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Old 08-30-2019, 12:26 AM
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In the early stages I'll probably handwash with a toilet plunger, use one of my smaller more efficient generators to run them in the washers spin cycle and string up my clothesline and pins. As fuel gets more scarce, just hand wring and hang.

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Old 08-30-2019, 10:30 AM
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Wind power can also be put to work for washing clothes

https://www.motherearthnews.com/diy/...ine-zmaz76zhar

And here is a picture of one actually in use https://www.gettyimages.com/detail/n...hoto/615308932

Edit: on looking closer I would assume the mother earth news one was never actually tested. It has a throw of over 1 foot which would take a huge amount of power from the wind and be very hard to control. A throw of 4-6 inches would probably be better if you have plenty of wind, an even smaller throw would probably be needed for a place like mine where strong winds are quite rare.

Second edit: If you live near flowing water you could use the same basic idea but use a water wheel to power it.
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Old 08-30-2019, 11:05 AM
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Here is a video of a wind powered washing machine in use. Notice how long the blades are. It looks like it a person could take that same design and use it to power any small rotary or reciprocating load that could be useful for many things.

https://imgur.com/z2i6wXZ
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Old 08-30-2019, 12:08 PM
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what is that made from ^^^ wood scraps? Wow I think evenI could fabricate one like that.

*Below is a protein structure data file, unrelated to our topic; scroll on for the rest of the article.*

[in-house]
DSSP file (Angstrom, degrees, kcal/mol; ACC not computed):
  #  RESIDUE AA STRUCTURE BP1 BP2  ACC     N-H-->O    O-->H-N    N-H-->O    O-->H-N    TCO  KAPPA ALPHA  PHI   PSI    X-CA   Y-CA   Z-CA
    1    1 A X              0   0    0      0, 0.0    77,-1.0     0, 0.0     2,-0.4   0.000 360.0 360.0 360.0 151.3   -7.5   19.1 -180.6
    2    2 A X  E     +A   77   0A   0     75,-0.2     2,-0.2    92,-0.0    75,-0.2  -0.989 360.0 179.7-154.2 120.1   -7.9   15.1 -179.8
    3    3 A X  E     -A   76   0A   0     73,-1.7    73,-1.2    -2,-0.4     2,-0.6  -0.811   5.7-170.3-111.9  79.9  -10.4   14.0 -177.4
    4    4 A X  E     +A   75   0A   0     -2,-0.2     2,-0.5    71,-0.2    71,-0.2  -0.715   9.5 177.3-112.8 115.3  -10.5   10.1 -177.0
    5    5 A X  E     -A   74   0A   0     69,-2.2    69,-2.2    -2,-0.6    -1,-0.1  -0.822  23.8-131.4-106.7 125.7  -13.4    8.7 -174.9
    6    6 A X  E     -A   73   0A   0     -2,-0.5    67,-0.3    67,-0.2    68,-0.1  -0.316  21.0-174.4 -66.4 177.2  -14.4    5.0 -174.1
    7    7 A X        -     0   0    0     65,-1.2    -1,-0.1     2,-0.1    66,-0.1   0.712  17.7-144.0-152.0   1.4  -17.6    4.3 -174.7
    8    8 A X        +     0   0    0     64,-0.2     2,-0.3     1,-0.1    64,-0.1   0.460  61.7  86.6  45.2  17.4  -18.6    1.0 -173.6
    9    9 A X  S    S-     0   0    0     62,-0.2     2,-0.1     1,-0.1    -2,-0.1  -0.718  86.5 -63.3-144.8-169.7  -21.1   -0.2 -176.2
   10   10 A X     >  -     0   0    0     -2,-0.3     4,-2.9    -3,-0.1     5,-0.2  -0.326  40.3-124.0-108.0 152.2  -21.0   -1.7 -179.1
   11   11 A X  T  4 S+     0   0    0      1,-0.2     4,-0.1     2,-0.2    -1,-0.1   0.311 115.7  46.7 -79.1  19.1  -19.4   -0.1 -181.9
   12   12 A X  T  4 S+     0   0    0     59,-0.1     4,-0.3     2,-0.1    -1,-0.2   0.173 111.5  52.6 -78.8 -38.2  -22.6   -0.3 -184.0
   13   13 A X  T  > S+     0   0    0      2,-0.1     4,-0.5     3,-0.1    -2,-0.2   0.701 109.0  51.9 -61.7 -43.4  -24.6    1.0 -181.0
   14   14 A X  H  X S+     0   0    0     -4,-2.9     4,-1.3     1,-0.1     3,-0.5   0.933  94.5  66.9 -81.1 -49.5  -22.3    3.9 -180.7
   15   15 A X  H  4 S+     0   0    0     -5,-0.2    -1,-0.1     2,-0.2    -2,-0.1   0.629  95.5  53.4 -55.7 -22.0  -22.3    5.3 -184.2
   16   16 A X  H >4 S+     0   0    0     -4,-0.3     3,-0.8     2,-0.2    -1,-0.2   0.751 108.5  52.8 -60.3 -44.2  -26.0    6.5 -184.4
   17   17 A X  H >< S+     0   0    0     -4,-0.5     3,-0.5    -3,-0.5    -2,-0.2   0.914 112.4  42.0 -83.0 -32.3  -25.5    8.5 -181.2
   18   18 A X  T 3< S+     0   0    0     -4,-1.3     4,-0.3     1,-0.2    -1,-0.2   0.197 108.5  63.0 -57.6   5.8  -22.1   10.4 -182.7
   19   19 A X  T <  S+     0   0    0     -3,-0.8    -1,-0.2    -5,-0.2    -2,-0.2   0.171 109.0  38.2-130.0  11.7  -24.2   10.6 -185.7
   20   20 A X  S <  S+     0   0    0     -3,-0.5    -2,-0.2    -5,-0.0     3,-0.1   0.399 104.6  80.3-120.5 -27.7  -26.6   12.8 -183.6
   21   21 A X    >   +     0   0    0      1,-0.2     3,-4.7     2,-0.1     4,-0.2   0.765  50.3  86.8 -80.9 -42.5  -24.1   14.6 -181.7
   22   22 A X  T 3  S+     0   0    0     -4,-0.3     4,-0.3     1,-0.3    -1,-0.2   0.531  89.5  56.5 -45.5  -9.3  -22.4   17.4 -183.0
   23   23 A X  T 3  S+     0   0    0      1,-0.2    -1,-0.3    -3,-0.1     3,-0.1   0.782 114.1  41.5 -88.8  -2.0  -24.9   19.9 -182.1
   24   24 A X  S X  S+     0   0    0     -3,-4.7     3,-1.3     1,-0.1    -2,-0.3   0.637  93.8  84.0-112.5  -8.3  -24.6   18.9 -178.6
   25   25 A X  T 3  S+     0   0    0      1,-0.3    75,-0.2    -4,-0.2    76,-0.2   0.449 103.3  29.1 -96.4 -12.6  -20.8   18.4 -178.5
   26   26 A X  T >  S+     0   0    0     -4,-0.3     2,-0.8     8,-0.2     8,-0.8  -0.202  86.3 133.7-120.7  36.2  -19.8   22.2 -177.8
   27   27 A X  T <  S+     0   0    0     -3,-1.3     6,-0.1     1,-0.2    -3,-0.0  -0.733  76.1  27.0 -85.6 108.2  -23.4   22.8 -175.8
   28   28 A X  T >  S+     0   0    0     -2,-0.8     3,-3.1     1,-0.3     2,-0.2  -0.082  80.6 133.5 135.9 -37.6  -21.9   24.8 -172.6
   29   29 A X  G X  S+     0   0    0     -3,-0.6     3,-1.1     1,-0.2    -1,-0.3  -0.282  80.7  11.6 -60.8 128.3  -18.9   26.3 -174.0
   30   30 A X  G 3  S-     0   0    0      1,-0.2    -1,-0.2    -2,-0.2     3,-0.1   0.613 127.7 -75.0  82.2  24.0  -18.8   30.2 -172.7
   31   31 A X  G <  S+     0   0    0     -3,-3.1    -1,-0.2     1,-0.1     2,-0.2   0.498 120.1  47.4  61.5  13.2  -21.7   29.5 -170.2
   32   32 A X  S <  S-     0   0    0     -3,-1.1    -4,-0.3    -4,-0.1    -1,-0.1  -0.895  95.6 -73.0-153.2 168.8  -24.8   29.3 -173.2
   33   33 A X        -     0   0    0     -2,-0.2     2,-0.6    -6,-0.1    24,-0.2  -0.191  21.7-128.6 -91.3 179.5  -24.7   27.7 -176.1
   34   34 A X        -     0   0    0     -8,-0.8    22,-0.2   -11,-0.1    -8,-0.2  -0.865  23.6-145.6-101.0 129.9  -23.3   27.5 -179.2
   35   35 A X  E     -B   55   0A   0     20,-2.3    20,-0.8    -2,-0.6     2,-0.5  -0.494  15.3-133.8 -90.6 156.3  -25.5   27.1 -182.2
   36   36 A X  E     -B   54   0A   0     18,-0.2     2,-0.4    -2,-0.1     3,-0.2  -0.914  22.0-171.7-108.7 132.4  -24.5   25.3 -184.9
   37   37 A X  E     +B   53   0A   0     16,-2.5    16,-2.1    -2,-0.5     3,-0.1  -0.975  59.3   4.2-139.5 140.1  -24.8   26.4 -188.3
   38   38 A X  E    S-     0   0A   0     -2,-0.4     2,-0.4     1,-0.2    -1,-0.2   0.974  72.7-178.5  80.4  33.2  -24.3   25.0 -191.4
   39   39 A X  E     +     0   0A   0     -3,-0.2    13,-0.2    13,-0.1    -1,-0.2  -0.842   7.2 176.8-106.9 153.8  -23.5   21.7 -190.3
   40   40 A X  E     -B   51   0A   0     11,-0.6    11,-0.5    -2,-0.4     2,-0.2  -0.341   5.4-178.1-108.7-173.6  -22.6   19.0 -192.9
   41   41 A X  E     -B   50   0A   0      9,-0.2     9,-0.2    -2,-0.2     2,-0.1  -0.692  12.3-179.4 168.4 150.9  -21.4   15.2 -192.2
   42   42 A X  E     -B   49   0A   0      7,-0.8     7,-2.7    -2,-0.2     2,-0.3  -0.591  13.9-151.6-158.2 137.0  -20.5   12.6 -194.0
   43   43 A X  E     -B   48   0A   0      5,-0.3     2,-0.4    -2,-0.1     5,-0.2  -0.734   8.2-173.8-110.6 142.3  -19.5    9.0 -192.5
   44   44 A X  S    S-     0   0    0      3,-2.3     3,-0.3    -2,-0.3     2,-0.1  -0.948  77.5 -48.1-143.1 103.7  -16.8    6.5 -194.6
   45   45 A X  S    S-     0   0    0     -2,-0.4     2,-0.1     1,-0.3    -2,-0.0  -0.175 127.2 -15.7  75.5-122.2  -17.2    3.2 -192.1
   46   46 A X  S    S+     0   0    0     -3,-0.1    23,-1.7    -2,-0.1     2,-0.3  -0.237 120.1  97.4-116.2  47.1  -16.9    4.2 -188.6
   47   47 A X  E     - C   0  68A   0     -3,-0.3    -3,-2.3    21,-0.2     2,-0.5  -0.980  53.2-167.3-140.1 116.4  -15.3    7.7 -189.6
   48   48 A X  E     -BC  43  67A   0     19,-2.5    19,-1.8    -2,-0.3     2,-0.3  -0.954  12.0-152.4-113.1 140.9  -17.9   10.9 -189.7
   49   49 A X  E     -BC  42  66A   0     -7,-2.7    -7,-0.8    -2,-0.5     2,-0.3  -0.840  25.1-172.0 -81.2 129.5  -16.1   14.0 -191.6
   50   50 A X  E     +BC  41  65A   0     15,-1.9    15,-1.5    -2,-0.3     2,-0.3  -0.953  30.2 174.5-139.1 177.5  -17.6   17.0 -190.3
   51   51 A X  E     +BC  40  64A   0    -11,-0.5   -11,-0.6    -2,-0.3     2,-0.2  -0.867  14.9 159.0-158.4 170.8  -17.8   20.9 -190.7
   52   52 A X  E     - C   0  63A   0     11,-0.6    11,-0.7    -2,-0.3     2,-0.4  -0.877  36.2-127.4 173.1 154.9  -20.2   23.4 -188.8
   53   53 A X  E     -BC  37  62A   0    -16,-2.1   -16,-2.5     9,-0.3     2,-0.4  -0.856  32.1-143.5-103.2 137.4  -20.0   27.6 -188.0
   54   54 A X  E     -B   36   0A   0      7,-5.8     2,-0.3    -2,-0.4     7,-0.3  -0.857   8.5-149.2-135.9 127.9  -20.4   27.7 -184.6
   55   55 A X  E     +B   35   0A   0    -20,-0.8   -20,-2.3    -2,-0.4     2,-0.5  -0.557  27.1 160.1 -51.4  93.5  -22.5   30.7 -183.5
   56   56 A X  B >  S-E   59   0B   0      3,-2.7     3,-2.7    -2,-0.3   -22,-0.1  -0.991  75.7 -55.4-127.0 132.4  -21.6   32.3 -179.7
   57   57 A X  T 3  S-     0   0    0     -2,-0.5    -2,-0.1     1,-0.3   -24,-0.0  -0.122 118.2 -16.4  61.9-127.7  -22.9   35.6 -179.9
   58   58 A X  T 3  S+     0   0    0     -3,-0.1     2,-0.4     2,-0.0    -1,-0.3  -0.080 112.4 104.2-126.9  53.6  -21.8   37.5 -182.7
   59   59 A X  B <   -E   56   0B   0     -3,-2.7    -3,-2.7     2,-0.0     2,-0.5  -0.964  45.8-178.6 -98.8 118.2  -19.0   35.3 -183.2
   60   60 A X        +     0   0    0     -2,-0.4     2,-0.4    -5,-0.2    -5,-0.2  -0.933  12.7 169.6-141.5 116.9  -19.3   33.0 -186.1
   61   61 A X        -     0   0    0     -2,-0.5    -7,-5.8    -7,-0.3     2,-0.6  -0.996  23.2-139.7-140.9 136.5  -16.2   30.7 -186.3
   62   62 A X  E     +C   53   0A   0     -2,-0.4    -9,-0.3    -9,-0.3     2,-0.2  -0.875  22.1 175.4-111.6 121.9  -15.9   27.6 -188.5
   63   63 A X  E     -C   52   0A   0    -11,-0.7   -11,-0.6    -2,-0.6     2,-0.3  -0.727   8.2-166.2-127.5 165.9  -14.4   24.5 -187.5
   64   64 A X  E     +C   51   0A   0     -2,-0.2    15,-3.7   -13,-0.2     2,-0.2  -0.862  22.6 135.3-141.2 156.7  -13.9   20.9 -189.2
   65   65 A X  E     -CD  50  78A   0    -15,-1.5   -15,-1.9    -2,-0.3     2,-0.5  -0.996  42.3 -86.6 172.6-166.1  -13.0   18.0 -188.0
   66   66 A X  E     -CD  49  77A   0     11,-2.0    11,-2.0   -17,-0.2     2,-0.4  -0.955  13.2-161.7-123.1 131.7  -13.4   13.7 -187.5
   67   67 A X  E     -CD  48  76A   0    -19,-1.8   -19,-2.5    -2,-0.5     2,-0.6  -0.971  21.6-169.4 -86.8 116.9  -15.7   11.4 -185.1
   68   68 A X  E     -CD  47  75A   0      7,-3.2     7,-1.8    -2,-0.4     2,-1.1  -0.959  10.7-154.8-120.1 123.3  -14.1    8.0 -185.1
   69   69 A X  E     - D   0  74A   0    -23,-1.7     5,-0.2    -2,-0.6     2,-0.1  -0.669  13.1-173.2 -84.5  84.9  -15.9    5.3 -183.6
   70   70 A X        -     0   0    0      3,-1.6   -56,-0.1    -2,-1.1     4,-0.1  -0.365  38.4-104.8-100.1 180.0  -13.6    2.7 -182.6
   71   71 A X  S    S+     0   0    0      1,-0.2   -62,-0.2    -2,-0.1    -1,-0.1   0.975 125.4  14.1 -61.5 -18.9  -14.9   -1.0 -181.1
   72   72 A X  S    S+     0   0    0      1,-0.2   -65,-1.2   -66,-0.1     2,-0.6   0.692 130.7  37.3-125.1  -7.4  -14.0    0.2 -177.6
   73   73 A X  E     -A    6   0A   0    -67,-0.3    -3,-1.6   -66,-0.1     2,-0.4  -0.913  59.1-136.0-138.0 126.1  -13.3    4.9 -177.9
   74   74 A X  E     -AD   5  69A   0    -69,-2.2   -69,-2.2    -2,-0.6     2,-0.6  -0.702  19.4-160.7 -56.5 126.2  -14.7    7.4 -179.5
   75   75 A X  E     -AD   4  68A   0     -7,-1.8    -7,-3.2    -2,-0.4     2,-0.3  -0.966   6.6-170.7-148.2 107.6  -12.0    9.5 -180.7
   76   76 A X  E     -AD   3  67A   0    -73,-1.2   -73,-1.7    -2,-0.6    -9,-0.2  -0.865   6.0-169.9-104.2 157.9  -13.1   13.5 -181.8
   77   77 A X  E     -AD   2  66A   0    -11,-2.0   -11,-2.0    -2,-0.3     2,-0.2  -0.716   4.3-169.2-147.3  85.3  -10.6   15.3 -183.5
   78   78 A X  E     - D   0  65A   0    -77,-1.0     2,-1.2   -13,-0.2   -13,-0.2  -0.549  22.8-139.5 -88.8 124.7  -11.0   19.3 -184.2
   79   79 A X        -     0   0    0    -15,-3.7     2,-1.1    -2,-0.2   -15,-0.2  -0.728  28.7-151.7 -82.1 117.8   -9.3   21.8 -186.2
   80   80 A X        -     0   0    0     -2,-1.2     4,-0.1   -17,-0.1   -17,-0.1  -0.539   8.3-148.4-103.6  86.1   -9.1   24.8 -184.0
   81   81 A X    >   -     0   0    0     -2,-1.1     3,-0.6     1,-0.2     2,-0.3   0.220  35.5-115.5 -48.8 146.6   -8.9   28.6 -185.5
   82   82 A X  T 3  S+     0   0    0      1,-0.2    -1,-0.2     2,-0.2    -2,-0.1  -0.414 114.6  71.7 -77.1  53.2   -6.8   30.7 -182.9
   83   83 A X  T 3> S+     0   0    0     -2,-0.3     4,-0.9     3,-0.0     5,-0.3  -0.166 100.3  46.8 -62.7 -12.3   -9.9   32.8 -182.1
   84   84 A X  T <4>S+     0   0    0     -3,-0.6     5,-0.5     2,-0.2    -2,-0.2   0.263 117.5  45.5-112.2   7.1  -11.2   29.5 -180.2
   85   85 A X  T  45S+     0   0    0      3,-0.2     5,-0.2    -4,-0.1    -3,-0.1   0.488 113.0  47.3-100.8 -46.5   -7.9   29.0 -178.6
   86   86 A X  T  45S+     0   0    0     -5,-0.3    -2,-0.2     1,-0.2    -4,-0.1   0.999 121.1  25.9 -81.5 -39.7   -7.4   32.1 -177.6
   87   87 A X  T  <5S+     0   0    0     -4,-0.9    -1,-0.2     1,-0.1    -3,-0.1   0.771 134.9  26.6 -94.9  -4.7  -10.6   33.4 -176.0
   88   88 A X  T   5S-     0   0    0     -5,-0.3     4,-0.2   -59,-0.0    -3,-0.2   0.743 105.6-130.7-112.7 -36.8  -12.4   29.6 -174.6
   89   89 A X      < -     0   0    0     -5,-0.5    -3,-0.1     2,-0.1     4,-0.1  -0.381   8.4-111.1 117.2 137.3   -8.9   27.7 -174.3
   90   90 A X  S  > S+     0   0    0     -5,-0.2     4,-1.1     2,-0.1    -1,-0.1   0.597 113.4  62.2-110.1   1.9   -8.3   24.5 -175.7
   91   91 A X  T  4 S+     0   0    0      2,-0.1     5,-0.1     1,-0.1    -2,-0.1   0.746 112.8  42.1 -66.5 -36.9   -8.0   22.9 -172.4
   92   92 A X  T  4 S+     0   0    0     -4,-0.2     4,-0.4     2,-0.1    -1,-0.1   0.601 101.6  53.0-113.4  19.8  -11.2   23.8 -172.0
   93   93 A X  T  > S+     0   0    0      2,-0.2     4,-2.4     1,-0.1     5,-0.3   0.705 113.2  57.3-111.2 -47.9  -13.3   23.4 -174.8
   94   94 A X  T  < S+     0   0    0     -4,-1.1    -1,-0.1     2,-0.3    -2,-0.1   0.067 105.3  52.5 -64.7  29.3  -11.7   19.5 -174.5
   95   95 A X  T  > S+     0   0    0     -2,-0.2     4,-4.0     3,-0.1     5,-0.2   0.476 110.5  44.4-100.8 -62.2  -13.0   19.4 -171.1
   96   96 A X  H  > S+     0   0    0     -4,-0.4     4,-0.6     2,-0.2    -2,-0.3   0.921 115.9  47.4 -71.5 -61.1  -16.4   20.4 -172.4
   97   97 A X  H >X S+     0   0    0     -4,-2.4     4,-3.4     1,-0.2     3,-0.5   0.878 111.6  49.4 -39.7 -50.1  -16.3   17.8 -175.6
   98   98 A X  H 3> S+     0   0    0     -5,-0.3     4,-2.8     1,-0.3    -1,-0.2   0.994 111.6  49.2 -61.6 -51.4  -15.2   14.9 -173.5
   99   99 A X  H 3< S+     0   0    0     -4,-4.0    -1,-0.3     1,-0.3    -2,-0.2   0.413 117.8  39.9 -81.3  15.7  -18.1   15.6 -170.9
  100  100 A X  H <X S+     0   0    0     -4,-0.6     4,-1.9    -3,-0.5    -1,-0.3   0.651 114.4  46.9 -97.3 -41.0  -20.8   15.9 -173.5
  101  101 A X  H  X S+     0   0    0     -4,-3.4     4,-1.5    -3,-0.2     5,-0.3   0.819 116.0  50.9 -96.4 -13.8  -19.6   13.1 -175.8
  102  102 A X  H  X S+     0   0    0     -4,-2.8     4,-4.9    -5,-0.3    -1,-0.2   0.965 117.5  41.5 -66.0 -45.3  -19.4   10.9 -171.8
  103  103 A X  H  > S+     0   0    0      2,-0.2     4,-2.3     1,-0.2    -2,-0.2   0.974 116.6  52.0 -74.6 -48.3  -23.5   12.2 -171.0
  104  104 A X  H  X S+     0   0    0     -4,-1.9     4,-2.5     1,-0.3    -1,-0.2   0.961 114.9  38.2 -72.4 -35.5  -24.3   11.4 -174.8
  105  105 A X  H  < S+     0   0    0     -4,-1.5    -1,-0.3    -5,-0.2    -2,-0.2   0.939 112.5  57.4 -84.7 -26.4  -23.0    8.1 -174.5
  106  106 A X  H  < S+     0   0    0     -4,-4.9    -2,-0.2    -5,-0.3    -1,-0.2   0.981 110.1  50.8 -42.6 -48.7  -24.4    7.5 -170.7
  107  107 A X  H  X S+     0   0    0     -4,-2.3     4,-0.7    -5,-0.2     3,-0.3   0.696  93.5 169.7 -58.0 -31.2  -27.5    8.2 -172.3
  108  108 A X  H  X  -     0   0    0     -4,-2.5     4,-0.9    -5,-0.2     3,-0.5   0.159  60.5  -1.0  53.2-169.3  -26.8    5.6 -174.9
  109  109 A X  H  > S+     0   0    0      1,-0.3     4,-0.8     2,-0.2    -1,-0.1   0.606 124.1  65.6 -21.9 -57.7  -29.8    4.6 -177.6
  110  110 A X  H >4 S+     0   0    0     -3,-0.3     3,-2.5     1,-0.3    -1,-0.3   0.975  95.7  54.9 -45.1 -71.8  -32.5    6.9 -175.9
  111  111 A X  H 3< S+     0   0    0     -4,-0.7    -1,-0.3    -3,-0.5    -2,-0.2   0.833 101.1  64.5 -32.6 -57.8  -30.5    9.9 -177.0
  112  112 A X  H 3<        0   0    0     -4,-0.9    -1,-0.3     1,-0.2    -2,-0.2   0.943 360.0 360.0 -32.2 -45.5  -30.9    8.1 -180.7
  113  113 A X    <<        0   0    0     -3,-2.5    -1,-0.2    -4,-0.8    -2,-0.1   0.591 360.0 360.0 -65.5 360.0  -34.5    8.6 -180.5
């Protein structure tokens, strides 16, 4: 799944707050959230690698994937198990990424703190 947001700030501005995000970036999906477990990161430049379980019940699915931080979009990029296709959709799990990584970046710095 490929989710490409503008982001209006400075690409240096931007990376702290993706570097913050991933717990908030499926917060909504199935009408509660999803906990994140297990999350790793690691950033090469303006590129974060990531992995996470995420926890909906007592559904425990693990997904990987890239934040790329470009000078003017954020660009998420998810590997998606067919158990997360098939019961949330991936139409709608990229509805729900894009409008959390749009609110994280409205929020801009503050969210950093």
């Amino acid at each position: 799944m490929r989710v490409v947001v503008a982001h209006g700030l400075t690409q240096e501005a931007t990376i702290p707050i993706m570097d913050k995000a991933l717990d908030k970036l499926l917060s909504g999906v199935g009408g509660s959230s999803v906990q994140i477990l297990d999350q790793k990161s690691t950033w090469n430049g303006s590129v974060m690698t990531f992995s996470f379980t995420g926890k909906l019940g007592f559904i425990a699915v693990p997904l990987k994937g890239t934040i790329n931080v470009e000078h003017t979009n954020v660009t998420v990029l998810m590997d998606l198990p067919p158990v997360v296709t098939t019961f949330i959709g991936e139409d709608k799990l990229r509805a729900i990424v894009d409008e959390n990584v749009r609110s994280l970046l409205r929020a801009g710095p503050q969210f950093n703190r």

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Old 08-30-2019, 12:39 PM
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Originally Posted by Mazarine33 View Post
what is that made from ^^^ wood scraps? Wow I think evenI could fabricate one like that.
I don't know if I would say wood "scraps" per say. It looks like the two main supports are pretty stout pieces of wood. The rest appears to be smaller pieces of wood. I assume the crank shaft is just a piece of steel turning in a hole drilled in the wood and oiled or greased on occasion.

If a person were to build one it may be worth their time to do some research on the effect shape, size, number and pitch have on windmill blades.

If I remember correctly a steeper blade angle will produce more torque but less speed. Fewer long blades produce more power than lots of short blades. And a blade with a airfoil shape will produce more power than flat blades.
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Old 08-30-2019, 01:38 PM
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I have an antique butter churn about 30 gallons worth. I figure in using for a washing machine. it turns in a frame end over end with doors capable of holding water in and draining water as well.
If necessary I can take some old bicycle and washing machine parts and make a spinning tank .
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Old 09-01-2019, 12:42 PM
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We keep a 5-gallon bucket with two plungers next to our washing machine.

A few times we have had to shift to doing our laundry manually.
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Old 09-01-2019, 09:21 PM
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Well, I plan on having an Oriental woman scrubbing them out with a brush on a rock personally. I have watched them do this and they do it with love! So????
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Old 09-01-2019, 09:40 PM
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Well, I plan on having an Oriental woman scrubbing them out with a brush on a rock personally. I have watched them do this and they do it with love! So????
Is dat racis'?

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Old 09-01-2019, 10:22 PM
WilliamAshley WilliamAshley is offline
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Ok, so many of you probably think this is not an important issue after SHTF but I think it kind of is. How do you plan on doing your laundry if a major SHTF event happens that will cause no power for a long time and maybe even cut off your water supply?

We live on a farm, we have spring water ( no electric needed) we have minimal electric. There was none when we moved here , since it was a former Amish house. So for about a few months we did laundry by hand or went to the nearest laundromat about 40 minutes away.